There was a gradual rise in the last mile that slowed me down again by about 15 seconds. At this point, I  knew I would be close to 3 hours but figured it would be closer to 3:01. I did not push it. I now wish I would have. When I rounded the last bend with 100 yards to go I saw the time at 2:59:52, laughed out loud, and knew I was just going to miss another sub 3. I finished in 3:00:08.

Richard and I. Richard won the Grand Masters category.
I am not too disappointed in being just over 3 hours, because I have been under before. If I hadn't done it before, I would be more upset. Considering the tougher course, my effort this day was the best I've ever done. On a flatter course, it would have been a PR. I felt the best I've ever felt for the entire race. I never hit the wall, bonked or any other bad thing. The only negative thing is the time I lost on the hills towards the end. I guess I need more hill workouts.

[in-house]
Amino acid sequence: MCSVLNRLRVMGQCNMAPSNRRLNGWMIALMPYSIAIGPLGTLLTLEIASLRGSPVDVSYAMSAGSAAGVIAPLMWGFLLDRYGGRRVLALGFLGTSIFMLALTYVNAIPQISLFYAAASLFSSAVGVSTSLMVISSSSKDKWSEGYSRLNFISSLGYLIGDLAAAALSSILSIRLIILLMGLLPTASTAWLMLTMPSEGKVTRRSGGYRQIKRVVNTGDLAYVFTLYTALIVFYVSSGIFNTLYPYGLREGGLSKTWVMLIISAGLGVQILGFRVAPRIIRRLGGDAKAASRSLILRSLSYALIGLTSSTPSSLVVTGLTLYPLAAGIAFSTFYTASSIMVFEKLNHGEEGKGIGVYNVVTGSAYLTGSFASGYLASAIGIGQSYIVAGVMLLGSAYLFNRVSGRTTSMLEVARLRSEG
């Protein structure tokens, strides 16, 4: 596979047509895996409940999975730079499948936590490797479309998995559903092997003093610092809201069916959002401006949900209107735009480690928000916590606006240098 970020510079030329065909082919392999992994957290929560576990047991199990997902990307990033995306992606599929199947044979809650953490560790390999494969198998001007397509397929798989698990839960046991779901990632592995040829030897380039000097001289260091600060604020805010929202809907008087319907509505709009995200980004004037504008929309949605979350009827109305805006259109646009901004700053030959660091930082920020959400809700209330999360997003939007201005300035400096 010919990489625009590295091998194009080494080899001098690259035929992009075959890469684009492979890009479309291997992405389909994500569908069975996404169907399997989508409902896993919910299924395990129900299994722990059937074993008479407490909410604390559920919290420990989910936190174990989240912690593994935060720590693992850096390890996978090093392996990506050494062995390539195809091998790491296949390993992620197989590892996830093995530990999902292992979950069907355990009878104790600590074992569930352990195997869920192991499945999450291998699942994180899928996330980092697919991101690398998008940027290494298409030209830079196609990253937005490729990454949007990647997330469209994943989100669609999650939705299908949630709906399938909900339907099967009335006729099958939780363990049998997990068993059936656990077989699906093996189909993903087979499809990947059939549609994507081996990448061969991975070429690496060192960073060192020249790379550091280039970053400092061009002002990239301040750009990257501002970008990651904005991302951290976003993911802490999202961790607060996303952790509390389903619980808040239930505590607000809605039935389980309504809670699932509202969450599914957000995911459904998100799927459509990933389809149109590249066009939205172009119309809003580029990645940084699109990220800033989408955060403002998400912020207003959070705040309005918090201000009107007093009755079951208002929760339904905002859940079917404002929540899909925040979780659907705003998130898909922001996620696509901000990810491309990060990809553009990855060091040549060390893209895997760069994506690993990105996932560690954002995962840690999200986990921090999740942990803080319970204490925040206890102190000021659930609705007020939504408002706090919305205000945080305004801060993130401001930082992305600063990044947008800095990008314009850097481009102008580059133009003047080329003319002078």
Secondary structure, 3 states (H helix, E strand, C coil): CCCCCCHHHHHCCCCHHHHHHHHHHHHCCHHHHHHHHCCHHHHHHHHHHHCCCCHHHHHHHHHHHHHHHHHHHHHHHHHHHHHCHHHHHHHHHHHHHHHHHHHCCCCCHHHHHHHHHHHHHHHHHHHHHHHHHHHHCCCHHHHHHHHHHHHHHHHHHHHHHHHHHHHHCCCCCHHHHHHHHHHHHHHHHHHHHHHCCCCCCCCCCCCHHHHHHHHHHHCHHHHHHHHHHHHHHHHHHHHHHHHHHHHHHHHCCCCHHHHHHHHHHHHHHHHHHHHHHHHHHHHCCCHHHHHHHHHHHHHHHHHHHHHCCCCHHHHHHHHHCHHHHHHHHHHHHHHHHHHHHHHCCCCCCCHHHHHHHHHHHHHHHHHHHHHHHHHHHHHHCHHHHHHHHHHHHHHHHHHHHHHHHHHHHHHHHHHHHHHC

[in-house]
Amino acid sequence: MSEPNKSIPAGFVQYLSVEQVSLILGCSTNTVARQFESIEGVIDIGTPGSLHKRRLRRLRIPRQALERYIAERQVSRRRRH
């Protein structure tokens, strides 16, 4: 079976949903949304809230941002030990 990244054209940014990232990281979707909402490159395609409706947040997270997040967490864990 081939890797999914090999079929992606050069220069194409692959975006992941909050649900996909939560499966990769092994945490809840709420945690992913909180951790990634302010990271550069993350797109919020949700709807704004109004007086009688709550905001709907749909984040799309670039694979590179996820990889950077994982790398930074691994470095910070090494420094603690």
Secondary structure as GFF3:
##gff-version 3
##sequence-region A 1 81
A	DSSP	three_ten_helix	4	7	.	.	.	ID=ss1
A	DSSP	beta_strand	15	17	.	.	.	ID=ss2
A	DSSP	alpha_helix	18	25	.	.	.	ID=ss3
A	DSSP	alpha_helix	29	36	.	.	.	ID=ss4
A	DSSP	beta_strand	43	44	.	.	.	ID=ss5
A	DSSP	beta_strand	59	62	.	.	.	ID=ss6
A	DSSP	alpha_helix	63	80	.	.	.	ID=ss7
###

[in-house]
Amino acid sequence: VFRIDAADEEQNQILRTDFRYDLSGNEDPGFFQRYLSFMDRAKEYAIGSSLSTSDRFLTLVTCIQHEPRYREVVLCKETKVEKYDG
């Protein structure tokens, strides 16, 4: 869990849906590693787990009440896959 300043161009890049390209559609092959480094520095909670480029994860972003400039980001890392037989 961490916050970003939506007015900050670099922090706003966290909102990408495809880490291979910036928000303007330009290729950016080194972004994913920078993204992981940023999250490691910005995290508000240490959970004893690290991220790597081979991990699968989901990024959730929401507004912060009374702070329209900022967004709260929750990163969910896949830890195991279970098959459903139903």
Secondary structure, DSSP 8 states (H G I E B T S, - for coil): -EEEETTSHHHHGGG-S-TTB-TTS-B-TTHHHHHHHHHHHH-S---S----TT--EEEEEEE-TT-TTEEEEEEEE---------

The key to being in shape this early in the year was the purchase of a treadmill this winter. I would not have been able to have done this without that purchase. Yes, I know I am a wimp. I hate the cold and wind and won't put in enough quality workouts outside in the winter. Oh well.

All in all, I am excited that I haven't lost anything in the last two years and believe I can still reach a marathon PR in the next few years. I believe I could go out a little faster. I probably won't get the chance to try a fast one again this year because I have too many other races this spring and the fall is a tough time to train for me.

Wednesday, March 30, 2011

Tiadaghton Trail Half Marathon

March 26, 2011 - The Tiadaghton Trail Half Marathon is a relatively new race (second year) that takes place near Lock Haven, PA. This is the first year that I ran it but I was really looking forward to the run; and then it snowed and got cold. The race did not start until 10am, but it was only 21 degrees at the start, according to the thermometer in my car. It was also windy, but at least it was sunny. As it turned out, with the cover of the trees and appropriate garb, it was actually a nice day. There were about 275 runners that braved the conditions.